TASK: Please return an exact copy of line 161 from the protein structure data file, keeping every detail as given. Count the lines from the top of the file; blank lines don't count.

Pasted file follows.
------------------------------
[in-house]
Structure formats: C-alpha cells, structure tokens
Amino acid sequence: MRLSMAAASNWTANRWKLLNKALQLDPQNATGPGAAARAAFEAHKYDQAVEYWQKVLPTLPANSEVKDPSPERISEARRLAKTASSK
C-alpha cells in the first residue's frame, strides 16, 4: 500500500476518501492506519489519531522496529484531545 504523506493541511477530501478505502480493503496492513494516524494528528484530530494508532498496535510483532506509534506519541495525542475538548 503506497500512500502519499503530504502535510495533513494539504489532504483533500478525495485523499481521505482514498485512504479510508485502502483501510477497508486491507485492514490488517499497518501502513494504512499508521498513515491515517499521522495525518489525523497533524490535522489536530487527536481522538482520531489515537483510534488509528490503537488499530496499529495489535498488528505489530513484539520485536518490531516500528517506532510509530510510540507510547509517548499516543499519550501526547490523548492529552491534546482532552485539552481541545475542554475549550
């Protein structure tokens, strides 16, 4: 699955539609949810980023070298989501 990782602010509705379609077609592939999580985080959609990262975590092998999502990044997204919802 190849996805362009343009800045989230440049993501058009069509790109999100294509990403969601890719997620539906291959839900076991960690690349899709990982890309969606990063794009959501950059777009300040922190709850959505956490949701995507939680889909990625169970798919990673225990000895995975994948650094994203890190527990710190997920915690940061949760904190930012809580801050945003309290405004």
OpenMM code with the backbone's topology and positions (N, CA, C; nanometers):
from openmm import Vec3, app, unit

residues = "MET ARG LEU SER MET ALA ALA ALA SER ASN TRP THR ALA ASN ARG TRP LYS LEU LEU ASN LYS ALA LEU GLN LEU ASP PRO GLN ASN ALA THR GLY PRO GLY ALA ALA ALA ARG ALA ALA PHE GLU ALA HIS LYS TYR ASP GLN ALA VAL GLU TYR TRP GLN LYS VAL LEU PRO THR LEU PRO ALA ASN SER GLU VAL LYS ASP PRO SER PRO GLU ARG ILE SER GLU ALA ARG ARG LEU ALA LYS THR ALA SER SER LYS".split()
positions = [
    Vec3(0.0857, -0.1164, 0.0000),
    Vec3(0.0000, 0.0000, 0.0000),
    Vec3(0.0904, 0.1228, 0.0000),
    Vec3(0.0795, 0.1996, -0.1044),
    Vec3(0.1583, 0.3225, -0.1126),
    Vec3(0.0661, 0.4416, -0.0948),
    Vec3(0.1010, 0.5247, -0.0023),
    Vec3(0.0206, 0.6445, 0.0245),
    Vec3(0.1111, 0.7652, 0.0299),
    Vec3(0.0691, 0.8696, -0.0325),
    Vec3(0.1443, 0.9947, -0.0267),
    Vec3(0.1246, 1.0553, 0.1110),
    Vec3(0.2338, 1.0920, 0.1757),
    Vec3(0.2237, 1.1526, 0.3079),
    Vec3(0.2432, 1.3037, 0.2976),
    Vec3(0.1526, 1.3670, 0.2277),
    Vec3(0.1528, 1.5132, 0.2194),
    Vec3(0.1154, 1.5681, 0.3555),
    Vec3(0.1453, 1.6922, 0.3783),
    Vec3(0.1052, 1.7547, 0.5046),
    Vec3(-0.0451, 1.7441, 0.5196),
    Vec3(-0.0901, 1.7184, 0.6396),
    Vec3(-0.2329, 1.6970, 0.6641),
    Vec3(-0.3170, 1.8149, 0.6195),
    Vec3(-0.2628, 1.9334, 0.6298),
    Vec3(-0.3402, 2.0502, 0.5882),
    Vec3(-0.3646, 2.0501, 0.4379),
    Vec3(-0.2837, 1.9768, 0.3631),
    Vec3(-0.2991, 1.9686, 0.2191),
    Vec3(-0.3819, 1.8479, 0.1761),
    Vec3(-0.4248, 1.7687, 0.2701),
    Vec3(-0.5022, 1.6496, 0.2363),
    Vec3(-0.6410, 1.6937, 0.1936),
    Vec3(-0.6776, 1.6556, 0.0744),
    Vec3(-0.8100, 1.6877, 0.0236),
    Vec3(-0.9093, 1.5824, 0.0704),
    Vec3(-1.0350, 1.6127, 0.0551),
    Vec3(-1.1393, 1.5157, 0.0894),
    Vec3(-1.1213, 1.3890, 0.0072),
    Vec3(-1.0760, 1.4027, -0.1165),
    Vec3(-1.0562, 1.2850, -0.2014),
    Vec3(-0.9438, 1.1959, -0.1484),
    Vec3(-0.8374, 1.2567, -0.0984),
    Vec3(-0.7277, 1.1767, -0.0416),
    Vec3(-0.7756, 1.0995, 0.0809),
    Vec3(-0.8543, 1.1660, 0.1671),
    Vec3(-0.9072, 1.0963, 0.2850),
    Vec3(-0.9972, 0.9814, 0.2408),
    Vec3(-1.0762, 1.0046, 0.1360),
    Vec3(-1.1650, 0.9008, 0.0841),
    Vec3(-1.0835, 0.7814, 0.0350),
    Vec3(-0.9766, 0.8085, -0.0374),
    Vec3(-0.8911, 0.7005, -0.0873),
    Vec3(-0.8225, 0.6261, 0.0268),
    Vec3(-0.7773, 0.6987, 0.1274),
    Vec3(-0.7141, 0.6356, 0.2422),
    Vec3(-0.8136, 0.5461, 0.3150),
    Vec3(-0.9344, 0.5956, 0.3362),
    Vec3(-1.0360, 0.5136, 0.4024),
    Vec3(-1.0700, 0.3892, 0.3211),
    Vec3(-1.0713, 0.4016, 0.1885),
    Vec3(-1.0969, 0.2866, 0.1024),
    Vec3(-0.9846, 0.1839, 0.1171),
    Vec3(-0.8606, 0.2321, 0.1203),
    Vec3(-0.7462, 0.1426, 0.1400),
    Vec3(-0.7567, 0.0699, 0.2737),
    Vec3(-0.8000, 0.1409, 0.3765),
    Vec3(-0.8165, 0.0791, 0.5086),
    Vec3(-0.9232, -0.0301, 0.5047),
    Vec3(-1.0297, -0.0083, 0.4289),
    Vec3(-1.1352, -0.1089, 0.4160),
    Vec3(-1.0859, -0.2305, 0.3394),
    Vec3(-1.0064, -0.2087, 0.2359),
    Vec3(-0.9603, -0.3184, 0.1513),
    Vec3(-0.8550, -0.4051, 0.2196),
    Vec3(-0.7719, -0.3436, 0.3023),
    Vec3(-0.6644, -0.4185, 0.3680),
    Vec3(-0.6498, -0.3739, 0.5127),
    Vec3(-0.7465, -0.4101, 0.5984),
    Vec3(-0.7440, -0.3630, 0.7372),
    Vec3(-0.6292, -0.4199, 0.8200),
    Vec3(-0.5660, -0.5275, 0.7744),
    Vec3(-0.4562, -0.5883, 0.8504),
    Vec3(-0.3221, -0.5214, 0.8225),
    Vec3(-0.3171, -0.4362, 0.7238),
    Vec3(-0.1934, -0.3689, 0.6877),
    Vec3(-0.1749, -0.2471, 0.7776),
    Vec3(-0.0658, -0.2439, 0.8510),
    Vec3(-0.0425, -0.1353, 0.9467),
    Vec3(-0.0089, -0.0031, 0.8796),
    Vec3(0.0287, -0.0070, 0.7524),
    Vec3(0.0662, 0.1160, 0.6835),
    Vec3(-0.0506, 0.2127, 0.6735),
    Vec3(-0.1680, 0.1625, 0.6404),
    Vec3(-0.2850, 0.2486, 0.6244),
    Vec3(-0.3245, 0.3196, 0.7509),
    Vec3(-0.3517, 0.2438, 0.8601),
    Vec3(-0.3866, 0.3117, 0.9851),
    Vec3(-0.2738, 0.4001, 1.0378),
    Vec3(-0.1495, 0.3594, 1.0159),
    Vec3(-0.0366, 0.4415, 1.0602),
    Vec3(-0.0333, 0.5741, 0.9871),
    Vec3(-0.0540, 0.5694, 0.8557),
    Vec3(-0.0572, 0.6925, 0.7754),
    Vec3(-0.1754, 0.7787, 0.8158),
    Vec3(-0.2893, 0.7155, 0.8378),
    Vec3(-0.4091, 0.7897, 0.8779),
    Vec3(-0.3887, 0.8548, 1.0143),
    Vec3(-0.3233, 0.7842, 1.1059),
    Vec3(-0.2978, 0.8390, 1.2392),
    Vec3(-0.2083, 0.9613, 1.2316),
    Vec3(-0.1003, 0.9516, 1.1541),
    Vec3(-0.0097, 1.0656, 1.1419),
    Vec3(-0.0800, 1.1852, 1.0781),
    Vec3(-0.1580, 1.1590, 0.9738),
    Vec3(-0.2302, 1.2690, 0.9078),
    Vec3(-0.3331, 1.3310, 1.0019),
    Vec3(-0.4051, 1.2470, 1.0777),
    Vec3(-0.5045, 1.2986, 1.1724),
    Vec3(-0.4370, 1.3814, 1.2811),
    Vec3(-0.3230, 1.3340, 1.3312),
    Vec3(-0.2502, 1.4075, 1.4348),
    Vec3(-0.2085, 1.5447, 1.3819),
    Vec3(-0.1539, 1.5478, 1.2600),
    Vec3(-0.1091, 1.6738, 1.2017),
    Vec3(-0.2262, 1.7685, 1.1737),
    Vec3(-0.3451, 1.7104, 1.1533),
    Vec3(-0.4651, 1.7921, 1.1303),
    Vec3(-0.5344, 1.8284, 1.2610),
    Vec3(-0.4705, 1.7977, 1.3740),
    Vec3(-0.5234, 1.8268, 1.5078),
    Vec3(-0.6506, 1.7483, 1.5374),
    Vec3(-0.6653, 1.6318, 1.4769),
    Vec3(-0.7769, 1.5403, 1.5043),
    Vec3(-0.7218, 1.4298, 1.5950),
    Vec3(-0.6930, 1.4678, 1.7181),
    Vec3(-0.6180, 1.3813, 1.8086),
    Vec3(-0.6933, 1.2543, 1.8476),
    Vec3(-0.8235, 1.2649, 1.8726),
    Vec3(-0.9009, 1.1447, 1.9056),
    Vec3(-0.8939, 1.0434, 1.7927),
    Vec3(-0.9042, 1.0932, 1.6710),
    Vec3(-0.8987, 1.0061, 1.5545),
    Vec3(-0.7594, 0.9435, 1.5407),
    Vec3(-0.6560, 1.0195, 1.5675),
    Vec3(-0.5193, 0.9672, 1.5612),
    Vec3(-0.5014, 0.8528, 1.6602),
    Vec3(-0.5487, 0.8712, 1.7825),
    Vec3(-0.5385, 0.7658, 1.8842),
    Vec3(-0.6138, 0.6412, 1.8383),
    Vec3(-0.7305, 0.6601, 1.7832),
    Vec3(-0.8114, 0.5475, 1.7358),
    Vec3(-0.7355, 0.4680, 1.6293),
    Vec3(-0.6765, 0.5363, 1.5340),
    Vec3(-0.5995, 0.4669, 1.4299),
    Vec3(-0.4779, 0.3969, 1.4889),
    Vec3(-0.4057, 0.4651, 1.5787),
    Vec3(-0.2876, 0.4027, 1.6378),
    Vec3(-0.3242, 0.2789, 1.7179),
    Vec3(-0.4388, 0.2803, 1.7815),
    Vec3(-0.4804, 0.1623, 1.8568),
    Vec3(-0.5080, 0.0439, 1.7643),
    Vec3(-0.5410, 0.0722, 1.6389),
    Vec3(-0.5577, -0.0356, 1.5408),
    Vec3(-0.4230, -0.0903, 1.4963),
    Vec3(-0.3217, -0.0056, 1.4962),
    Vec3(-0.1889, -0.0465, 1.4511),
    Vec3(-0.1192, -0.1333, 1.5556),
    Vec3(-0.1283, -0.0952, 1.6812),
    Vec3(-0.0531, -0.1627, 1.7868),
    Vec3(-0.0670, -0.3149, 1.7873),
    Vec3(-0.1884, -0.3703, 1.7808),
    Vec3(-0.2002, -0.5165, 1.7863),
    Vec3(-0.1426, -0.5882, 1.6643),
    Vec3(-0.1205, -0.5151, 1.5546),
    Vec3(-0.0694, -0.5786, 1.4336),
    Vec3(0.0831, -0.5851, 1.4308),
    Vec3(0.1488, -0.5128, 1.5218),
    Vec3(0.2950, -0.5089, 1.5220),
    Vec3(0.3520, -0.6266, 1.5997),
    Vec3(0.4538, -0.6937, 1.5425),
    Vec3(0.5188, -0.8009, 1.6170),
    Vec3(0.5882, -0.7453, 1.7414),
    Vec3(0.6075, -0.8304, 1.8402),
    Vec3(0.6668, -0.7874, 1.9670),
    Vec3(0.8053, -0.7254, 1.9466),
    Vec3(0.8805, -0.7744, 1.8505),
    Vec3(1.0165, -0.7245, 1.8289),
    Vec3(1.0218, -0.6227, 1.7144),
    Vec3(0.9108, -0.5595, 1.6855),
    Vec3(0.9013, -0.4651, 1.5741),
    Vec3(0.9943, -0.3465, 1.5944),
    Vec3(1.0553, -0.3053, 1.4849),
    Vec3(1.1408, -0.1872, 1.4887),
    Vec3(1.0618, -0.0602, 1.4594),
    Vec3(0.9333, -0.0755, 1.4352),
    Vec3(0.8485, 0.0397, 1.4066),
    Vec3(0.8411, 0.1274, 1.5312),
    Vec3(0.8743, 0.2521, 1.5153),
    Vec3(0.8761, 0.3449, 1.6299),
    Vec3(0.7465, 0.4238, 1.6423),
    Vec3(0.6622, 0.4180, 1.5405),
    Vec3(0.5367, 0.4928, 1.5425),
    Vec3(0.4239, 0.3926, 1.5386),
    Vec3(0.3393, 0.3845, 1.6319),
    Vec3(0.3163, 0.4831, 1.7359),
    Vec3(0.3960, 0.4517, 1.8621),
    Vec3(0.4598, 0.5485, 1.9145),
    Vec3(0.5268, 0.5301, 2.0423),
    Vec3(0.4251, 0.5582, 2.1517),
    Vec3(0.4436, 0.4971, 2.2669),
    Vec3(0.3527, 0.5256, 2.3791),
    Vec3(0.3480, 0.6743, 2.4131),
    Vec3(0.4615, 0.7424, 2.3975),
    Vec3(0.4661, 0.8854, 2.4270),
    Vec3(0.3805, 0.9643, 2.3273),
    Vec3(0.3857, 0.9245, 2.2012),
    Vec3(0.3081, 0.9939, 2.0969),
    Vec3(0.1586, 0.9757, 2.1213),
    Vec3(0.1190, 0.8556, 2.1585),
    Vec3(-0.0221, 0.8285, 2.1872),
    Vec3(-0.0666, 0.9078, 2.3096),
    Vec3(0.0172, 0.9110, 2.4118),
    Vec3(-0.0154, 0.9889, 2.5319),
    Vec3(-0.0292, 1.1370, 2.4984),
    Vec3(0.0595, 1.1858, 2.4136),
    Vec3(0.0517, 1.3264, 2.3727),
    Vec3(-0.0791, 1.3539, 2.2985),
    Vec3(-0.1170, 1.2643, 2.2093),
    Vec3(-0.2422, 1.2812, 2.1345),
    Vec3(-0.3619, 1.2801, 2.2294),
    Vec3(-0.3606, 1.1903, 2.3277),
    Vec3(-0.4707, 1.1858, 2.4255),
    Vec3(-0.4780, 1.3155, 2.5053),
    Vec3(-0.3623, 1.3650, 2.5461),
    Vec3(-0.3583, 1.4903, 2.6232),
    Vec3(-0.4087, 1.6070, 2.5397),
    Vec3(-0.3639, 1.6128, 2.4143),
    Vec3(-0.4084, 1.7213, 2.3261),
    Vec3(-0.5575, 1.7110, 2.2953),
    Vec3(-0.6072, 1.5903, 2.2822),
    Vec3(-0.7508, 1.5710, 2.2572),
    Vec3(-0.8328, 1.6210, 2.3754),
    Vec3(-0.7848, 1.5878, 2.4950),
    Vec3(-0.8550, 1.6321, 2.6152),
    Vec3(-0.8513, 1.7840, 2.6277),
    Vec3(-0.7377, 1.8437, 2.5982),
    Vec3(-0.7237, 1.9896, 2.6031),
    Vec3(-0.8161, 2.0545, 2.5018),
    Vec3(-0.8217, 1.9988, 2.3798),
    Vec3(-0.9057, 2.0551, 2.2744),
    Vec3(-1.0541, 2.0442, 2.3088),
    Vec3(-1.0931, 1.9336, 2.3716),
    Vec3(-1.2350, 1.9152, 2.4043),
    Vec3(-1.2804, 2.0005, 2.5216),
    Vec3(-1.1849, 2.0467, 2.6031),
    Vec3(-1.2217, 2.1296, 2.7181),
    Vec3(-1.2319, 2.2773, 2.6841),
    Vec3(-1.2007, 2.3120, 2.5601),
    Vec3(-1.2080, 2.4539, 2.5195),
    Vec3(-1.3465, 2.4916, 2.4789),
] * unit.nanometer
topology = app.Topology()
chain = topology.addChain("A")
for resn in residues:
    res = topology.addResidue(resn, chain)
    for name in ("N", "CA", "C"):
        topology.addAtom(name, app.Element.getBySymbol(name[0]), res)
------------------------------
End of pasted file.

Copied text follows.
    Vec3(-0.8114, 0.5475, 1.7358),